Right before Halloween, from October 24th to October 27th, I went to WoW. Of course, when I told that to my kids they assumed I was going to play World of Warcraft in Las Vegas for a week – but it actually stands for World of Watson, the IBM conference. But who knows… What happens in Las Vegas stays in Las Vegas.
This article is one of a 3-part summary. All articles are independent and do not require to be read in a specific order. On my blog (here), I cover the event in a more personal style. If you love Big Data, data lakes, governance, and data wrangling, crunchy details are on the Zaloni blog. If your interest is more on Informix and “Small Data” (gosh, I hate this term), jump to the IIUG website.
All I Care About is the Cognitive World
“Cognitive” was the big word of the World of Watson conference. It was worth a look in the dictionary. Merriam-Webster’s dictionary defines cognitive by:
1: of, relating to, or involving conscious mental activities (such as thinking, understanding, learning, and remembering)
2: of, relating to, being, or involving conscious intellectual activity (as thinking, reasoning, or remembering) <cognitive impairment>
3: based on or capable of being reduced to empirical factual knowledge
And this is what computers are doing more and more: learning (they remembered already), . With the easy (easier) access to vast amount of data, it is easier for computers to remember. Have you ever met someone with an impressive memory but not very smart? It happens, but when you meet someone sharp, my experience is that his memory is vast – this is absolutely not scientific and if you agree or disagree the comments are here for that.
So, when I look back at Prolog or LISP (2 typical Artificial Intelligence languages used in college and nowhere else), to achieve anything, you needed to build some sort of inference engine. This was a painful process. Fast forward 25 years (or so) and thanks to easier access to data and computational power, AI can come to life. However, the acronym has evolved from Artificial Intelligence to Augmented Intelligence or Extended Intelligence.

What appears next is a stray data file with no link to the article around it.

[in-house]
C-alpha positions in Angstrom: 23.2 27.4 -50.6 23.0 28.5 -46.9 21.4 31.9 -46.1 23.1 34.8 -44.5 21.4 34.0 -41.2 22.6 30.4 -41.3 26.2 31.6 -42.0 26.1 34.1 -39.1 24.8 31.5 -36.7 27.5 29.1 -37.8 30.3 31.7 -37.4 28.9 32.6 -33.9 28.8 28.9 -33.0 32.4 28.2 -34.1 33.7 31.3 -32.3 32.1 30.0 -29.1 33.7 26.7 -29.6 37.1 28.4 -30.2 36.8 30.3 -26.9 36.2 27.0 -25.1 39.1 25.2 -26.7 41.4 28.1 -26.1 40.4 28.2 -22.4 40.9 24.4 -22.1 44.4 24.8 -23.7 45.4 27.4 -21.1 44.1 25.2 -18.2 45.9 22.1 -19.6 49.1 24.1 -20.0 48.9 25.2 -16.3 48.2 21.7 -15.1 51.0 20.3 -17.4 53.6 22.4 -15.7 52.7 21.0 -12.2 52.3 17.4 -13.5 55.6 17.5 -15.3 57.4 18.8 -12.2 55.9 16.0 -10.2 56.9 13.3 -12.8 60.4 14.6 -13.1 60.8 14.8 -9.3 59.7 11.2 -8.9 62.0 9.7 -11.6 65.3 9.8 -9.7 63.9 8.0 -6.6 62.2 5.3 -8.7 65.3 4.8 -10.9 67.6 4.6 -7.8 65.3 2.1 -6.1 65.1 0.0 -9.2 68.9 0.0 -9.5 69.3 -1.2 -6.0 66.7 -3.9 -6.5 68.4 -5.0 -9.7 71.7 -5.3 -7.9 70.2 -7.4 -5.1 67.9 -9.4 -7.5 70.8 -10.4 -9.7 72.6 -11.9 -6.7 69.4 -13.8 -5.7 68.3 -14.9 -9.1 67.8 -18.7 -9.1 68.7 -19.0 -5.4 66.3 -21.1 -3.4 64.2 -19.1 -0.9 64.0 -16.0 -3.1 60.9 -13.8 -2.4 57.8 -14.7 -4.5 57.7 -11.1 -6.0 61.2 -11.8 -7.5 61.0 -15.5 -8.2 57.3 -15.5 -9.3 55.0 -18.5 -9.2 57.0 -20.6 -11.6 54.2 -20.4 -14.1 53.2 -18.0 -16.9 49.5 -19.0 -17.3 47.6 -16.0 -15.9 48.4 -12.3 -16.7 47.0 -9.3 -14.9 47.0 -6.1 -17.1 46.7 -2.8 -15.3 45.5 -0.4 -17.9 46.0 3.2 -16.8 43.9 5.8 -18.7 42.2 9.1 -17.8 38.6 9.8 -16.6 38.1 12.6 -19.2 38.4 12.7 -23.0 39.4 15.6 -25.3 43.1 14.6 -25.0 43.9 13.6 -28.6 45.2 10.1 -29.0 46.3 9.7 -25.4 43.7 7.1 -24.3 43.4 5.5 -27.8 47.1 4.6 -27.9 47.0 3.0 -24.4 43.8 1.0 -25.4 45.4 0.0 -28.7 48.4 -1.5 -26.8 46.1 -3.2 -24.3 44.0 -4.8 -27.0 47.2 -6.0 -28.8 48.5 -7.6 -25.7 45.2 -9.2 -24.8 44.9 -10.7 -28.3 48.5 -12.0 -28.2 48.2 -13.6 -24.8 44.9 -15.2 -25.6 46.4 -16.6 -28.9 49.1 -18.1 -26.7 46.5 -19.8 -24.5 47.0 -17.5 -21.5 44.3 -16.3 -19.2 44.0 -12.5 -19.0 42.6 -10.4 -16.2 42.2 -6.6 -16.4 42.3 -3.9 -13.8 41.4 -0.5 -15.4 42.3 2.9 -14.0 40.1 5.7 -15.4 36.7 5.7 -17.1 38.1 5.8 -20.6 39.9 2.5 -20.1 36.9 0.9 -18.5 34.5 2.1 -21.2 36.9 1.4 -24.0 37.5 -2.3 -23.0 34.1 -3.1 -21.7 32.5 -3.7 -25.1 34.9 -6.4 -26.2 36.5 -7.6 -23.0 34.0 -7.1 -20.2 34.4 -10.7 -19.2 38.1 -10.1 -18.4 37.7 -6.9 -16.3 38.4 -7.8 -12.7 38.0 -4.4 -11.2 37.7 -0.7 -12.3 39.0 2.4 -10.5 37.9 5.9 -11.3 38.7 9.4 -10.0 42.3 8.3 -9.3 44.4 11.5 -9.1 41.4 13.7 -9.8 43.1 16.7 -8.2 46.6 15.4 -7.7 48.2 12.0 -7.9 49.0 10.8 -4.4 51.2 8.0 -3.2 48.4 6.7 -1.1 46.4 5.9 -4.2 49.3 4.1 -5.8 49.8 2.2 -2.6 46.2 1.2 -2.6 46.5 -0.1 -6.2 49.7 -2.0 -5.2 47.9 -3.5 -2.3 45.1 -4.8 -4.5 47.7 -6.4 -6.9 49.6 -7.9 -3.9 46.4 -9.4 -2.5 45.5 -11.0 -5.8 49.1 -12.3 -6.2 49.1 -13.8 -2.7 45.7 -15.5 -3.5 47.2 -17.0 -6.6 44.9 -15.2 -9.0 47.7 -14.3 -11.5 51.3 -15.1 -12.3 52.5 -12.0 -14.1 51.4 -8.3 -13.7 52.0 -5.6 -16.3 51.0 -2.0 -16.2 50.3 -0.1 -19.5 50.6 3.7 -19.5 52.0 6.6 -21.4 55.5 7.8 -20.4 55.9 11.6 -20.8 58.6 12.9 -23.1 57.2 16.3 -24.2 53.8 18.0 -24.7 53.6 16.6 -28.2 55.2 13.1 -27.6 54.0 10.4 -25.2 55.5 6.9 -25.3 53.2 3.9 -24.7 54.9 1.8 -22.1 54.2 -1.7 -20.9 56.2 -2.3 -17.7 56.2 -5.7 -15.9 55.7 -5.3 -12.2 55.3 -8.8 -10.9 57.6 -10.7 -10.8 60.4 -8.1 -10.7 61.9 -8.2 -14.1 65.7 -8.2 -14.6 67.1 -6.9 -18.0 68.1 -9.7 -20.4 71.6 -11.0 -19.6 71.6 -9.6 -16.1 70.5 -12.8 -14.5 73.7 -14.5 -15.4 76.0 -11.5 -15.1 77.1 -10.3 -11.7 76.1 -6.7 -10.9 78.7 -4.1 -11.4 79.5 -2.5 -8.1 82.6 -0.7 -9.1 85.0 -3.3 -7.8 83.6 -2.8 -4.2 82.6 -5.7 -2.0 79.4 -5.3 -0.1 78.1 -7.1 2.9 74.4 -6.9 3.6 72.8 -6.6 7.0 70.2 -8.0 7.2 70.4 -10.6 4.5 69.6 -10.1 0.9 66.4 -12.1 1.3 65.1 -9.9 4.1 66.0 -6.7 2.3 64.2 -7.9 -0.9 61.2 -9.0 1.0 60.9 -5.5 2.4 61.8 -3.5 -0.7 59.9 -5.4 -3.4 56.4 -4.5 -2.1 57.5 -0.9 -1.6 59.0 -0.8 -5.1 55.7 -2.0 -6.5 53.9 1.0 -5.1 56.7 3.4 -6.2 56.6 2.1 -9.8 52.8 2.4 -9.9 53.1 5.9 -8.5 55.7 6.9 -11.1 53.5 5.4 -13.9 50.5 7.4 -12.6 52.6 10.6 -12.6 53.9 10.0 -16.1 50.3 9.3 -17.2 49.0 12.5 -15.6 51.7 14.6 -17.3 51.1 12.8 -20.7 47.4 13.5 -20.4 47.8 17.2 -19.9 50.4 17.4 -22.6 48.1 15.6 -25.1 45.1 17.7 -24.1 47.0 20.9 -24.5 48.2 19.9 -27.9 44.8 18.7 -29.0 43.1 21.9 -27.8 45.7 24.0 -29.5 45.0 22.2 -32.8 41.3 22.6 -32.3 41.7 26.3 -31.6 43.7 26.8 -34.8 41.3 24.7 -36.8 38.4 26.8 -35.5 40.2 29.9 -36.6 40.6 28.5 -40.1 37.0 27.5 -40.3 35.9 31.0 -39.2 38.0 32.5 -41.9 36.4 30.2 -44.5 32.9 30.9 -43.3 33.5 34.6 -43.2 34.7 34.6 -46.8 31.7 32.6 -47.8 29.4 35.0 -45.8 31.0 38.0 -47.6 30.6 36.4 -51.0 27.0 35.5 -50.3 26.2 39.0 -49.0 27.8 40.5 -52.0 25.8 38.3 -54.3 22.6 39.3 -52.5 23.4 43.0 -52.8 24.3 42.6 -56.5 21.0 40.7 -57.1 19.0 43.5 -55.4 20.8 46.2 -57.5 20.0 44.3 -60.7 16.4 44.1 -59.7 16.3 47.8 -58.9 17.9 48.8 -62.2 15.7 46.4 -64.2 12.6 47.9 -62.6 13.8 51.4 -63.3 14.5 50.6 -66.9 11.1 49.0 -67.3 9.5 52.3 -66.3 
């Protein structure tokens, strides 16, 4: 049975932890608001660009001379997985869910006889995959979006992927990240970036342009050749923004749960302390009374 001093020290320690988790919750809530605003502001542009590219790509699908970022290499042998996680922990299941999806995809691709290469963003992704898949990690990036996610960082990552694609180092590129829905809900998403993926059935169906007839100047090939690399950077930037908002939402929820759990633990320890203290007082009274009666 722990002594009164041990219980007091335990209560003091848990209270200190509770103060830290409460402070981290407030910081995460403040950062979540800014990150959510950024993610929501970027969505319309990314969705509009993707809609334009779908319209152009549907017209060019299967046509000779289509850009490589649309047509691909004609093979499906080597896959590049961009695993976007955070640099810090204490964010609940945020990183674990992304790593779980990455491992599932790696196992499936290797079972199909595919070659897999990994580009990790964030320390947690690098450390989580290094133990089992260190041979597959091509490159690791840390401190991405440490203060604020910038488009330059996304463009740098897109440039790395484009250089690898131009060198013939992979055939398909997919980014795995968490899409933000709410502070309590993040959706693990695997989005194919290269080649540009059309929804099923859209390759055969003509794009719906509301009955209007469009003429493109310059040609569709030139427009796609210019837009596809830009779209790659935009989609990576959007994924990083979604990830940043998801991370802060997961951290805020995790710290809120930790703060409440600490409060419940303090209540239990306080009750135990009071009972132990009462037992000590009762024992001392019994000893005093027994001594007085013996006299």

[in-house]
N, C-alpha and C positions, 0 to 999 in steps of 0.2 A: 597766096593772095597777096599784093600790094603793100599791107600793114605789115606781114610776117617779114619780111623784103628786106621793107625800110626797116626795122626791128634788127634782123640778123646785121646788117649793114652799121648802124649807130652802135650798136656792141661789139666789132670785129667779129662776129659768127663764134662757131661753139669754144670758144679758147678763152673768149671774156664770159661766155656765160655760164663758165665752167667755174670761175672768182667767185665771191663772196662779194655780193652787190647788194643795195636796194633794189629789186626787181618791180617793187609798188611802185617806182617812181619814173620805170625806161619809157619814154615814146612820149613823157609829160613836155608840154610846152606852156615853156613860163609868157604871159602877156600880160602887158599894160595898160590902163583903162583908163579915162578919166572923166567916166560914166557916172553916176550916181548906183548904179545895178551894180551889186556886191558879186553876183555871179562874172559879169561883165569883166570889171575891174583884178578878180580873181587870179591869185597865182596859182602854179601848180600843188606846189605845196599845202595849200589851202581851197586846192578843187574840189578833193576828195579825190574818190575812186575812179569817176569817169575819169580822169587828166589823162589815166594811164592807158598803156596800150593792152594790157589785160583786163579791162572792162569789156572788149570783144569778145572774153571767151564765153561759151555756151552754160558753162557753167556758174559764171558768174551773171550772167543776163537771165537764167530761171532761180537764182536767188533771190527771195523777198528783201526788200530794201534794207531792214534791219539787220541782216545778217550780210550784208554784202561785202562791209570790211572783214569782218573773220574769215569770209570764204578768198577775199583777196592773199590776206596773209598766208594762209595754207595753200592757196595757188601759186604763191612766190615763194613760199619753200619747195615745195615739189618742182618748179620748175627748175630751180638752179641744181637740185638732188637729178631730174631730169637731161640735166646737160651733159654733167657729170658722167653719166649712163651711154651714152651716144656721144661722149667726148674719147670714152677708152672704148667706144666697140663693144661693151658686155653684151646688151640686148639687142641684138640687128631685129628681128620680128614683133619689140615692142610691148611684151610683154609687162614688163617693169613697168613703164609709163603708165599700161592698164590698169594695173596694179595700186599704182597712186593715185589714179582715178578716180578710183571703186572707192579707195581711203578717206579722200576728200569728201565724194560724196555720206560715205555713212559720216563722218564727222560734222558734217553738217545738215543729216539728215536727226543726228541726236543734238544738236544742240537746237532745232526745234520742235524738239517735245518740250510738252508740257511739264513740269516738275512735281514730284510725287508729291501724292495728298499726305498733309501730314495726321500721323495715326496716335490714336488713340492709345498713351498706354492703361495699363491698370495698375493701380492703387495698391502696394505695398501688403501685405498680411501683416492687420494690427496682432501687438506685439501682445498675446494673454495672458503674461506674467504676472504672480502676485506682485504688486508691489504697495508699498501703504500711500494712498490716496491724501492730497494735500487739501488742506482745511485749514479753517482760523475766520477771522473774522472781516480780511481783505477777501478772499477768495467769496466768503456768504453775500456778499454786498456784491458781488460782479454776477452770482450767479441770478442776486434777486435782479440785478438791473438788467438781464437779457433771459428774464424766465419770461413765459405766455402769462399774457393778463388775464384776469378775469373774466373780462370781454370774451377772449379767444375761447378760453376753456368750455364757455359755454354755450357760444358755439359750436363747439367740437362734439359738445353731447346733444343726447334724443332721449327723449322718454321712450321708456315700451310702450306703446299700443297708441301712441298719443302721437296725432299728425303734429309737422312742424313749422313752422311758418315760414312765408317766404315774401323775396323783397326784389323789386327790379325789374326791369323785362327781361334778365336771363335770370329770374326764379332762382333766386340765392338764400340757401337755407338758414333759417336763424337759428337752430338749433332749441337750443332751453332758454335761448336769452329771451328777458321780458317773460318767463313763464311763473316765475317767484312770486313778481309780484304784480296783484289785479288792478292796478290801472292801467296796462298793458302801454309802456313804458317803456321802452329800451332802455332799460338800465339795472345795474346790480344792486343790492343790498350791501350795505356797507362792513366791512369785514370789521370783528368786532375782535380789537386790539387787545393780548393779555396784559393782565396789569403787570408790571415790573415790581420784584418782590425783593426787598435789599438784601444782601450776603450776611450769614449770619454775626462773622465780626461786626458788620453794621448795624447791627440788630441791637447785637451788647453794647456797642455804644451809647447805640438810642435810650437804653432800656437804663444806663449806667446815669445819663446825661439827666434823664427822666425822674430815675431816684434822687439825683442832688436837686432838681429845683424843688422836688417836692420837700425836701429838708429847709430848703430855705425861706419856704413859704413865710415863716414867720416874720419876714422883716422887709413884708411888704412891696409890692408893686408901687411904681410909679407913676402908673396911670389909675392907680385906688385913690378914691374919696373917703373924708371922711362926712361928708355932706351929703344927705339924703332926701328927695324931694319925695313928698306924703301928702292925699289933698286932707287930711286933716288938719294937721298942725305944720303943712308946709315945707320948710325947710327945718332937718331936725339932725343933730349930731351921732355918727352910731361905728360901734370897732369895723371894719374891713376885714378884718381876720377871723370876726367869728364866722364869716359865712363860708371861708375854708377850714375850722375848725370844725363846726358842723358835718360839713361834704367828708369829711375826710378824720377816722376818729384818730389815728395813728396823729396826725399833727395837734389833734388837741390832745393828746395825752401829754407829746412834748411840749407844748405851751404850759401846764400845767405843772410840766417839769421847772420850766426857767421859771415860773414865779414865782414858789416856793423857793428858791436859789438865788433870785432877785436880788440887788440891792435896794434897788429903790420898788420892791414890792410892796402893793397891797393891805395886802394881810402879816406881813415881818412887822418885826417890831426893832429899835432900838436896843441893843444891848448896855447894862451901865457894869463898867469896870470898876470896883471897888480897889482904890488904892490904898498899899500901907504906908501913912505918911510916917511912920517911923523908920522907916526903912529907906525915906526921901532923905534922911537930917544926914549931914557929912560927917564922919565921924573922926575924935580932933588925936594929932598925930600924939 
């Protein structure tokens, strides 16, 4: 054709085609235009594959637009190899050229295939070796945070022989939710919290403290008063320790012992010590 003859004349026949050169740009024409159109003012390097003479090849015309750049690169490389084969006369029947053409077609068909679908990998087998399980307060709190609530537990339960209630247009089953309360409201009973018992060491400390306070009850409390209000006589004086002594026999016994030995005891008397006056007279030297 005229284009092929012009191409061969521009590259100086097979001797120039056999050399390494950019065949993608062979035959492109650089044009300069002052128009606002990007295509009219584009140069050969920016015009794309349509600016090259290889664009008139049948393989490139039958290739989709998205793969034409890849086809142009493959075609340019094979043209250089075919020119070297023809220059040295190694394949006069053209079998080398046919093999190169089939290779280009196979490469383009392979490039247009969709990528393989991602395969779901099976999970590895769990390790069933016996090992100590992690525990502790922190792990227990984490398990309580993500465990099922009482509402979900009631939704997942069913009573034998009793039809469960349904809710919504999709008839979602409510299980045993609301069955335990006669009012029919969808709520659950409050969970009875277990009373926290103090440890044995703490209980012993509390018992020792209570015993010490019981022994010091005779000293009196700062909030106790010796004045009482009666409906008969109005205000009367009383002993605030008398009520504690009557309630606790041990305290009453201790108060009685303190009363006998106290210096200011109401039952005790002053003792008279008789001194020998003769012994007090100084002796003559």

Meet Joichi “Joi” Ito. Joi runs the MIT Media Lab.
The trolley problem is this ethical dilemma that can be applied to those autonomous cars, in situations where they need to make life-decisions.
If the car loses control, should the car try avoiding a group of 5 pedestrians? Saving the driver? Killing the passenger? Where do you stand morally on this issue? Take the MIT moral test.
It was a good moment to remind the audience about Isaac Asimov’s Laws of Robotics. They seem more current than they were when I spent my SAT prep (bacalauréat) reading all Asimov wrote in Sci-Fi.
Joi reminded us of law 0, a lesser known one, which makes that the Three Laws of Robotics are actually 4:
- (0) A robot may not harm humanity.
- (1) A robot may not injure a human being.
- (2) A robot must obey the orders given it by human beings.
- (3) A robot must protect its own existence.
The 0th law is more philosophical than the 3 original ones, and raises moe ethical questions, like what would a robot have done based on the yesterday’s results of the presidential election?
Let’s Talk Data
WoW is not only about science fiction that becomes reality. We also talk about data. Not too long ago, people working with data were DBA (Data Base Administrator). This was surely one of the most boring jobs in the world, especially for Informix DBAs. Check out the video if you are in doubt.
On a more serious note, Rob Thomas explain the four key roles in the data business: Data Engineers, Data Scientists, Business Analysts, and Application Developers. We are far from the know-it-all professional of the 80s who would design the database and application for a vertical market.
The key message to remember from Thomas is that IBM is heavily investing in the Apache Spark platform. IBM’s vision is to build an Analytics Operating System and Spark is the foundation of it.
IBM believes in Cloud. Nothing really surprising here. I strongly believed in Cloud even before it was called Cloud. And really, as Tom Friedman, a random three-time Pulitzer Prize winner (and WoW keynote speaker), “This ain’t no cloud, folks. This is a technological supernova, the explosion of a star. And we know what happens with the explosion of a star — it’s the center of everything”.
I can only think of another famous (and controverted) quote from another Thomas: “I think there is a world market for maybe five computers,” by Thomas J. Watson Sr. in 1943. Isn’t the cloud just a big computer? At some point, will we need more than 5?
Good Catches in Vegas
Every time I go to Vegas, we try to find a new restaurant or hole in the wall. I rarely share them as it is not the purpose of this blog (and with the limited time I have, I’d rather focus on the key message). However, this time is an exception as we went to the Pioneer Saloon in rural Nevada, almost in California. Well worth the little detour off the Strip.